Today was an unexpectedly busy day: I had to bring my cat, Harley to the vet. I noticed she would go into the litter box but not do anything, and I suspected she was constipated, which turned out to be the case. $400.00 and an enema later, she’s shaky but going to the bathroom. She’s snoozing on the floor next to me right now where I can keep an eye on her. The vet sent us home with some stool softener and some fiber-rich food. I hope this does the trick as it was a costly trip for me, but who can put a price on love?

calico female cat hidden by white blanket with face poking out

Anyway, I’m not feeling much better than she is, having taken another dose of ibuprofen today which is not like me at all. My hysterectomy is all set for the 28th of March, and I dropped off my FMLA paperwork at the clinic this afternoon.

flat desk with laptop and sharpened orange pencils. Guest blogger text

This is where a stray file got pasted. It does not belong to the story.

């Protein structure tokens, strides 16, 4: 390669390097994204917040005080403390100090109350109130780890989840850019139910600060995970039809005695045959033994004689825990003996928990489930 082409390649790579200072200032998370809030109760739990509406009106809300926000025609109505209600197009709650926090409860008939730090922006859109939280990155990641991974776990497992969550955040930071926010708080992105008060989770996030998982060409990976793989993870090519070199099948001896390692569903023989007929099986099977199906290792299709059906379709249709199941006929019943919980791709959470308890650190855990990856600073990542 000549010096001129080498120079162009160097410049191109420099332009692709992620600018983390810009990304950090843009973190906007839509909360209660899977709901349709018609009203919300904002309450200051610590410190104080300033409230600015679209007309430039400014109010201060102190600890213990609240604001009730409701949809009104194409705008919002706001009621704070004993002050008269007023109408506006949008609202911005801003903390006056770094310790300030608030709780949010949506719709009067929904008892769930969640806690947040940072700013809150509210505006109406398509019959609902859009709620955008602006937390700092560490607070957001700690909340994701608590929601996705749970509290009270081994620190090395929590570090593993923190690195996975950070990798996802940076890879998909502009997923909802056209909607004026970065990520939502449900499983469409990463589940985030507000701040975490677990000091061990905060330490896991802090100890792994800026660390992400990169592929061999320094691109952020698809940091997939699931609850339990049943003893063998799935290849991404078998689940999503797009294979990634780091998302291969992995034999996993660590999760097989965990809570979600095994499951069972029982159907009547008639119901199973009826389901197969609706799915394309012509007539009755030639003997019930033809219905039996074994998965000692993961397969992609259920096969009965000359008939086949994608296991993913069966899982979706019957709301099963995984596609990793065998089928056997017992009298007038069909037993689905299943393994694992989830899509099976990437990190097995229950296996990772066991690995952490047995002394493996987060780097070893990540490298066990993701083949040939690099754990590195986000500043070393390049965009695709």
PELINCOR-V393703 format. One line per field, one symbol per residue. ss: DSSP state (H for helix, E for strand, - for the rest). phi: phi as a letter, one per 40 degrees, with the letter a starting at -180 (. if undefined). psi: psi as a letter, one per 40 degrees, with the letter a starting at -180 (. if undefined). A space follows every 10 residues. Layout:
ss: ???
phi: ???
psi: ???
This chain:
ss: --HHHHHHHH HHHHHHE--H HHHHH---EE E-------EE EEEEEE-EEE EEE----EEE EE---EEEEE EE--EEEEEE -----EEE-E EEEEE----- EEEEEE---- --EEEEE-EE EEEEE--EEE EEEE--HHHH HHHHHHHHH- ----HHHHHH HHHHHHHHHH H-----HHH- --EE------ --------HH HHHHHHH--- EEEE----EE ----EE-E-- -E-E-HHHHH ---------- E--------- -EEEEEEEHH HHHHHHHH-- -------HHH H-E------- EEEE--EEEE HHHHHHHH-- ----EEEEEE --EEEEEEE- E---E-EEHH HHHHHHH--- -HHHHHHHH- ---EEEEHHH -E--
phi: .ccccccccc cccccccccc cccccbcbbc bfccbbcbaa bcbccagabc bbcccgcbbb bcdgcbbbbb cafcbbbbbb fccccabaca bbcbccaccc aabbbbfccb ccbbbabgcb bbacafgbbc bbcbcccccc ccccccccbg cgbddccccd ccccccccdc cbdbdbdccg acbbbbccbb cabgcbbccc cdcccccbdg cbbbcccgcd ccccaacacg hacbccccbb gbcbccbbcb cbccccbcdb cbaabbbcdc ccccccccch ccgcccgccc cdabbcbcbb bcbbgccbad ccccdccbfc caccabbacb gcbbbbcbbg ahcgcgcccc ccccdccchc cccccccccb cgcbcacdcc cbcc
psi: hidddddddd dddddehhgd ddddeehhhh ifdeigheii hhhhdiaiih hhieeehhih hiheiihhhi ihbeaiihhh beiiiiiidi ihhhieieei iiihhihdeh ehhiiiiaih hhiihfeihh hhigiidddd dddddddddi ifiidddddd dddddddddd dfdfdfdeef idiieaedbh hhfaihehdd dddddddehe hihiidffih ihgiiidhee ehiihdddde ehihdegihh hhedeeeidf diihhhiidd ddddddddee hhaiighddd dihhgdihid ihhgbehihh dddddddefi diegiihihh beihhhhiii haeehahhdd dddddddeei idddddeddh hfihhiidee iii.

I didn’t want to leave the blog unattended, and I set up some pretty cool guest bloggers for the month of April while I force myself to relax and recuperate (haha). Barbara Avon will be writing about being a multi-genre author, and I asked Vera Brook to write something about writing short stories and submitting them for publication. I’m also going to interview Sami Jo Cairns about her experiences with small presses and her thoughts on going indie with her series for the first time. Since I always do a giveaway with my author interviews, I probably won’t post that until the end of the month when I can get to the post office if need be to mail out a prize. So I’m really l excited for some fresh blood on the blog as well as some exciting topics I’ve never written about because those aren’t my experiences. I may look for one more person to help me with the remaining Monday of the month, but we’ll see. I don’t think I’ll be incapacitated to the extent I can’t write or blog, but I was hoping to also launch a book in April, but I honestly don’t see that happening right now.